Sometimes you can look online for cavy breeders. Many of the exhibitors have web sites and list the stock they wish to sell. They also may have pictures for you to see.

I hope that gives you a bit of help in finding a place to purchase or adopt your pet.  

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Pat VanAllen


As is sometimes the case, people in urgent need of information have a higher degree of expectation than those of us as experts are able to give. The experts on this site do their best to give the most accurate and responsible answers possible. We ask that you remember that it is not our intention nor place to criticize the professional advice given by your veterinarian, nor is it appropriate for us to comment on the correctness of a diagnosis made by a licensed physician. Our knowledge is experience based. Although many years of breeding and showing cavies gives me a wealth of experience it cannot change the fact that we as experts are not veterinarians and therefore may occasionally have to reject questions that appear to be asking us to criticize advice given by the licensed professional. Having raised and exhibited cavies for many years I have extensive experience in cavy care and husbandry. I currently have an active breeding program for pedigreed show animals but do not encourage backyard breeding for inexperienced owners. Although I don't encourage breeding for fun I'm always happy to answer any questions from an owner who is in sincere need of help. Pet owners wanting to breed should understand that even experienced breeders have litter losses. The mortality rate is high in cavies. The chance for losing both sow and pups is always present, even with experience. Although this is a site for experts to assist owners, there is no expert in any field who has all the answers. The wisest thing a good expert can know is their limitations. Not having an answer does not diminish one's ability or knowledge. It simply shows that we recognize our limitations and operate within them.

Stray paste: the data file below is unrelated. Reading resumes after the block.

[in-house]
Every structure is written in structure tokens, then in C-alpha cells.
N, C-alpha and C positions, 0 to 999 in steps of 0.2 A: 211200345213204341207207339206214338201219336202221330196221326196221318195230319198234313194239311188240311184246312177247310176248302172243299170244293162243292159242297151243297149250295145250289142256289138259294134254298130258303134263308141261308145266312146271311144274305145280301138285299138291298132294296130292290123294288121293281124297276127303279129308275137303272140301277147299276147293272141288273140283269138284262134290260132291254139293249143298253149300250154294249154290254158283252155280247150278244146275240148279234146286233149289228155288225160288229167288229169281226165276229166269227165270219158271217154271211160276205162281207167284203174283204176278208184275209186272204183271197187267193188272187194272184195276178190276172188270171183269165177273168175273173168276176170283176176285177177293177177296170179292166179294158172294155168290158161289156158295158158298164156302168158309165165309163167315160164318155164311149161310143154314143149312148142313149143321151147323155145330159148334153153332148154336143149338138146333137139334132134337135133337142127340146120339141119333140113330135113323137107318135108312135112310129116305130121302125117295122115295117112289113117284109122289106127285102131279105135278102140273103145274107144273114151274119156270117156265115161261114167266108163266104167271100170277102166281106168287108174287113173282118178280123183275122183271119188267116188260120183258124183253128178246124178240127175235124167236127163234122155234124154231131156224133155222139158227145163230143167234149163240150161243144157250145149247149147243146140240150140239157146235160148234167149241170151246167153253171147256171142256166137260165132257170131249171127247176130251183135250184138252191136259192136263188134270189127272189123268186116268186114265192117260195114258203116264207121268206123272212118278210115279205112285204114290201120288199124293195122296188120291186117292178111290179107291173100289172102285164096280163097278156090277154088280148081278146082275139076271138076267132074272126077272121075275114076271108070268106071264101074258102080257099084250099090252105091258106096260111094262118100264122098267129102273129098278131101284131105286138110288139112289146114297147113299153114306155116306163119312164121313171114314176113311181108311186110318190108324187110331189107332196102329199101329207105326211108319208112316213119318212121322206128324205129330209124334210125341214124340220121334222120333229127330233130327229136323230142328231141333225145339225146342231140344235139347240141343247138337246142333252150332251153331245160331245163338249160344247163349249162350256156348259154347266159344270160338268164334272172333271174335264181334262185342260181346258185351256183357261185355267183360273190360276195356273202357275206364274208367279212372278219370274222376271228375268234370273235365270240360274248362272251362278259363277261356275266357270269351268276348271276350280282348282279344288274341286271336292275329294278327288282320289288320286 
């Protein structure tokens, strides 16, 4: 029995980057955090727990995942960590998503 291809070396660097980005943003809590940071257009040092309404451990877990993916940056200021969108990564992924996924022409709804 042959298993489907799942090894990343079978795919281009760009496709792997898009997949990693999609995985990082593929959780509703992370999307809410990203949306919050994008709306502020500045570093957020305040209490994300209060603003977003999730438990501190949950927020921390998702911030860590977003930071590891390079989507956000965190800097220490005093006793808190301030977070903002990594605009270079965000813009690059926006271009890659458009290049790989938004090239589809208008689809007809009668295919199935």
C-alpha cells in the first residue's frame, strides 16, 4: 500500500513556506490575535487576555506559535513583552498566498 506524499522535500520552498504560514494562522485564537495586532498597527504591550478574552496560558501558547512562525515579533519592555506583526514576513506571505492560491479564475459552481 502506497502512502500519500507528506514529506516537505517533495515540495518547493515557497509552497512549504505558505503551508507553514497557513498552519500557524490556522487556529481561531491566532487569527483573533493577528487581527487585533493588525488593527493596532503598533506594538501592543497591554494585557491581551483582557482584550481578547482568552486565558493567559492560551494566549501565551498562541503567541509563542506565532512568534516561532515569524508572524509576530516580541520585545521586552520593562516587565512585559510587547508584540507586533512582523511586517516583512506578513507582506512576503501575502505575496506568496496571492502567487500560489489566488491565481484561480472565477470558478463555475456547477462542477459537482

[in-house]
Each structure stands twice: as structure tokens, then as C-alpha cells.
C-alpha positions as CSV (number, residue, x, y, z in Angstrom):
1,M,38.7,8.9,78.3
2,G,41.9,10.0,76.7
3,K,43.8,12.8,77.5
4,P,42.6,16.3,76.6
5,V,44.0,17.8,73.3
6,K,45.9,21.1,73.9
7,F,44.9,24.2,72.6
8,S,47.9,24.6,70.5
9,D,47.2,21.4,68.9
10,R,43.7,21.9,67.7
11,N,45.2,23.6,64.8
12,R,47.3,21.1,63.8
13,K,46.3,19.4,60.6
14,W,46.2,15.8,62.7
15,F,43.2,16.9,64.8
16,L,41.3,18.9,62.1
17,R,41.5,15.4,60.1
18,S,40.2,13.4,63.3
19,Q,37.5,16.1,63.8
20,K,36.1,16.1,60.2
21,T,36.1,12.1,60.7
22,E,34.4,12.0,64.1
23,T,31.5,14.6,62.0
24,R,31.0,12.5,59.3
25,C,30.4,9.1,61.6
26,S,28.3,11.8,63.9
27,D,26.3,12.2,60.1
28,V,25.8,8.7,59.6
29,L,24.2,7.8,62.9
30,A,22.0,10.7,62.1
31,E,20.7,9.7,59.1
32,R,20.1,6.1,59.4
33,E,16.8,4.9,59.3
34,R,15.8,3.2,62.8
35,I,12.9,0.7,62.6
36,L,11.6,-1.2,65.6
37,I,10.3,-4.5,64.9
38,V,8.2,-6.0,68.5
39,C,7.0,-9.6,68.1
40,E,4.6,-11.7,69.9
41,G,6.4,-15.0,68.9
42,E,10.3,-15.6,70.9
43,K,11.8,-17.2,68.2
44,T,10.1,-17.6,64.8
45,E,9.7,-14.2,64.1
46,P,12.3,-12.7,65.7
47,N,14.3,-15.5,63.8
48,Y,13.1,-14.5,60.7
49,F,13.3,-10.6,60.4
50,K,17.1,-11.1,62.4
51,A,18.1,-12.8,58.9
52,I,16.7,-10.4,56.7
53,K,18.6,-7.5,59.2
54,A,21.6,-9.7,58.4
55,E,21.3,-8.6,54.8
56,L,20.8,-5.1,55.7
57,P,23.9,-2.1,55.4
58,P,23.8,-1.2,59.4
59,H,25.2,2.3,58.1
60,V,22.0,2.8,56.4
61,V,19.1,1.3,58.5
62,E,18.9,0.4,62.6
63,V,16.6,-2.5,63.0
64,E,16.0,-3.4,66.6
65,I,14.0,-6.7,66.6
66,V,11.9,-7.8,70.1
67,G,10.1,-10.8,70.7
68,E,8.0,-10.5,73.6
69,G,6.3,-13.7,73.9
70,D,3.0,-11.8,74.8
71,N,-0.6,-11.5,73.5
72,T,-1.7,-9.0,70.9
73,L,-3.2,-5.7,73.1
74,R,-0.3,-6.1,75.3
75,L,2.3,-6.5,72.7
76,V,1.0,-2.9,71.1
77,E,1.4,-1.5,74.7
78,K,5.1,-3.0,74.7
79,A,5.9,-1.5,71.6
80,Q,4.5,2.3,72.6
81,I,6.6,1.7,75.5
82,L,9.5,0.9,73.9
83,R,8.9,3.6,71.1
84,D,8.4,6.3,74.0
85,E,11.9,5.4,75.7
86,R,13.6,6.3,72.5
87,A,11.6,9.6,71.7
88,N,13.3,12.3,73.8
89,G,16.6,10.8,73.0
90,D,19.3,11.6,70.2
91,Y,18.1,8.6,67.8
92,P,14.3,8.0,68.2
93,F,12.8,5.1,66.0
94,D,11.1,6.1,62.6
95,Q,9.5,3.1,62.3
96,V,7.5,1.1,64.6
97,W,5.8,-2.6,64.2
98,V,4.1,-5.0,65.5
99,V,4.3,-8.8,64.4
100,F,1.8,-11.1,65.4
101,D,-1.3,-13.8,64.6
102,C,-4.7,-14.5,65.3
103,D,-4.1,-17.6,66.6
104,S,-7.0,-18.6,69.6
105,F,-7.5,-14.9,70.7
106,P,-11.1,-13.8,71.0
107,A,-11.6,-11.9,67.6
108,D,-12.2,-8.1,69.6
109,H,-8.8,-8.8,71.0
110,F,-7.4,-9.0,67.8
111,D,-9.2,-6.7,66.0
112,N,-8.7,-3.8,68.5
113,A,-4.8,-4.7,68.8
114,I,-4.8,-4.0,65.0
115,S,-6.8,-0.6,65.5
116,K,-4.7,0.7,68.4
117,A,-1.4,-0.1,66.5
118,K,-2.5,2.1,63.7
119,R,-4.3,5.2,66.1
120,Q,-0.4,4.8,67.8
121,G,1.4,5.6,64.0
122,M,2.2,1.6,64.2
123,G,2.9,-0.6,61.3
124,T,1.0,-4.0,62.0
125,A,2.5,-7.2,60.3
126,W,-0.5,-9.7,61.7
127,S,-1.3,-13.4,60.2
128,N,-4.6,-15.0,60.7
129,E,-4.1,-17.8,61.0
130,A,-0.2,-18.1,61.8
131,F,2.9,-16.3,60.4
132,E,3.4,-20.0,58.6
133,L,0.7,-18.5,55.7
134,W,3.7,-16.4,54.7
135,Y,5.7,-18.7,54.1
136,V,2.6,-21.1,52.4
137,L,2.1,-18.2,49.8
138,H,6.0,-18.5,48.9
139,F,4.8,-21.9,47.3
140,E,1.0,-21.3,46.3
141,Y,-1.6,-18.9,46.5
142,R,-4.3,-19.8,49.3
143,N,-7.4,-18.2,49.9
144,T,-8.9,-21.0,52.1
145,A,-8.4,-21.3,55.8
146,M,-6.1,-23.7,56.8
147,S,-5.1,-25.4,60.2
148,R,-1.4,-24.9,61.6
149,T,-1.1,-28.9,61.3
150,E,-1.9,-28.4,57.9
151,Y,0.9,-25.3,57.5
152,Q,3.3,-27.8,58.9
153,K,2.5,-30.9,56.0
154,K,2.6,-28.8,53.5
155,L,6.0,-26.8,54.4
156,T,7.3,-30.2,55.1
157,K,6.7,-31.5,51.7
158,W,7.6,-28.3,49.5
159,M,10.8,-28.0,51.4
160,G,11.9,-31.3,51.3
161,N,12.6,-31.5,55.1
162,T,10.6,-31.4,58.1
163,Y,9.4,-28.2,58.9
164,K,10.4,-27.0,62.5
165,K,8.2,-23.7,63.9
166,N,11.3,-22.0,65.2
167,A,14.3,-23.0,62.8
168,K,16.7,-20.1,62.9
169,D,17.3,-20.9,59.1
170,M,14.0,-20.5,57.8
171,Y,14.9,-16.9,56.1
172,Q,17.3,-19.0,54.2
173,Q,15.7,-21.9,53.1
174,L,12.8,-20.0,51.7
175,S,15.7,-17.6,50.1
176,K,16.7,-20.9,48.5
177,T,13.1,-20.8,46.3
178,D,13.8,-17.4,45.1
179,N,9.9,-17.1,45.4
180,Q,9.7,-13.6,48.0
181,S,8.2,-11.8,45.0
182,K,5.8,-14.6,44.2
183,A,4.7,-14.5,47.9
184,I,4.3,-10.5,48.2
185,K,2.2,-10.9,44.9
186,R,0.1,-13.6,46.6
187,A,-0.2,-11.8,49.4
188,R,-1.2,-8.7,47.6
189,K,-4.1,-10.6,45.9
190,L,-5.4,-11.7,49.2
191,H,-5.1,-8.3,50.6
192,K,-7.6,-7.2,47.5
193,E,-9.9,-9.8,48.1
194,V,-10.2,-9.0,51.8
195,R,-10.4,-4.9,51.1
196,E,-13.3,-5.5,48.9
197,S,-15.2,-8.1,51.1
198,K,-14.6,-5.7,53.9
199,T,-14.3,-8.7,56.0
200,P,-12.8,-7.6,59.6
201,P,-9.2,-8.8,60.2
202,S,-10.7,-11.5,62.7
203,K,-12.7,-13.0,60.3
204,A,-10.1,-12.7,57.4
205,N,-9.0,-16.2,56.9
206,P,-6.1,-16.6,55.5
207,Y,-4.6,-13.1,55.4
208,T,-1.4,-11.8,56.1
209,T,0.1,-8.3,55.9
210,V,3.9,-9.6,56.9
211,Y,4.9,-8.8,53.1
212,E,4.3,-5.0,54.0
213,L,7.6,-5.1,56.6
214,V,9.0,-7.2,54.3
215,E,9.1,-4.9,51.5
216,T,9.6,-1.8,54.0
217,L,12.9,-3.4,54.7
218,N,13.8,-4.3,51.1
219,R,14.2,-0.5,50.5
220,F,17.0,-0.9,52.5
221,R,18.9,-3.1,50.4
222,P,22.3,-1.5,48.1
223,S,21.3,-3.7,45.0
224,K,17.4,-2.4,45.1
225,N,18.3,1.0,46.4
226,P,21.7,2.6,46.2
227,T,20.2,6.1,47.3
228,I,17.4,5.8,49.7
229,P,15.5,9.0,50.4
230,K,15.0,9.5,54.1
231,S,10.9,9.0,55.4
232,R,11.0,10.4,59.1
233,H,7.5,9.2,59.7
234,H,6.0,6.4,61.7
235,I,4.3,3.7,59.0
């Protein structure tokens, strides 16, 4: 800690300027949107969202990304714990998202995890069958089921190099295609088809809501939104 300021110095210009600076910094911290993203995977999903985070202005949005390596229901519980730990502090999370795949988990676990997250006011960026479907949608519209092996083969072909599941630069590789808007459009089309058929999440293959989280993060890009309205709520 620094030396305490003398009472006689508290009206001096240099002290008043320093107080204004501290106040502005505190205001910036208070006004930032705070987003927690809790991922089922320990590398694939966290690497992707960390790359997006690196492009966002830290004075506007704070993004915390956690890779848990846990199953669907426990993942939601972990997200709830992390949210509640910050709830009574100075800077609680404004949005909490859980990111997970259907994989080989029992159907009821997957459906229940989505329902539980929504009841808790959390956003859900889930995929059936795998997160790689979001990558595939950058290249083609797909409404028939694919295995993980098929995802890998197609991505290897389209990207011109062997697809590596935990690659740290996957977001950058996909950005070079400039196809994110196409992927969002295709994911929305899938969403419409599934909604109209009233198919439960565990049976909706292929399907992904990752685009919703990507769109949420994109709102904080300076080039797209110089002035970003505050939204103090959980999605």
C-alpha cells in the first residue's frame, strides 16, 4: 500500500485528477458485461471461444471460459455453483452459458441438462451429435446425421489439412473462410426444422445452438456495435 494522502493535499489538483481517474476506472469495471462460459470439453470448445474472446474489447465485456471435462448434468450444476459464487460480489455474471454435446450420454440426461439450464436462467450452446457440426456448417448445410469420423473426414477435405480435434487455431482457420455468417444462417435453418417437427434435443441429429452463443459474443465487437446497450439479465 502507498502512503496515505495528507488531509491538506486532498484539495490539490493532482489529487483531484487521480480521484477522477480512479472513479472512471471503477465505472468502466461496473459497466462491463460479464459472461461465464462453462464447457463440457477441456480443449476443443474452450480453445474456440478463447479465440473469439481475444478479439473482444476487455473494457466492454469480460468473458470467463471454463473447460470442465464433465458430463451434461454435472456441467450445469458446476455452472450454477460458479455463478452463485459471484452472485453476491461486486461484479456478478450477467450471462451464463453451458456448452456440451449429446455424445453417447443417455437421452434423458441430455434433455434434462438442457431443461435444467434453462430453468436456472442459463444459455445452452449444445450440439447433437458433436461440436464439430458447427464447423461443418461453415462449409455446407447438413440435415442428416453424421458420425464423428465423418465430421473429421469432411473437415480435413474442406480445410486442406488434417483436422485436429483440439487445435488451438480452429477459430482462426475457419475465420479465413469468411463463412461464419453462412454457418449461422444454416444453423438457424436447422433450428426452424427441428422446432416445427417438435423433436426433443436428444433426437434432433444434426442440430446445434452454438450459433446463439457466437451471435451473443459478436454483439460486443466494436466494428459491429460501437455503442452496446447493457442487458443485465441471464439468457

Raised and shown cavies for many years, having aquired my first cavies in the early 1970's as pets. My caviary currently handles 65 + animals in two different breeds and several varieties. Having been in the health care industry as a licensed nurse for 35 years I have hands on experience with care and needs in both humans and cavies. Member of American Rabbit Breeders Association and American Cavy Breeders Association.

Awarded Lifetime Membership in of one of the oldest cavy clubs in the United States, on whose Board I served as Sec/Treas for six years and currently serving as President. Also editor/publisher of the club's quarterly newsletter. We are strong supporters of our youth exhibitors, most of whom are 4H members who are working on cavy projects. Through these projects they become good responsible citizens. We deal with all aspects of showing, breeding, caring for and sharing experiences in the fancy. The cavy fancy is not a new one but in some areas is still relatively unknown. Our goal is to inspire interest in high quality, responsible breeding to improve the species, not just the reproduction of guinea pigs. Our job is to educate owners to help them make the right decisions and choices in the care of their cavies.

Graduate in nursing. Certified in emergency medicine.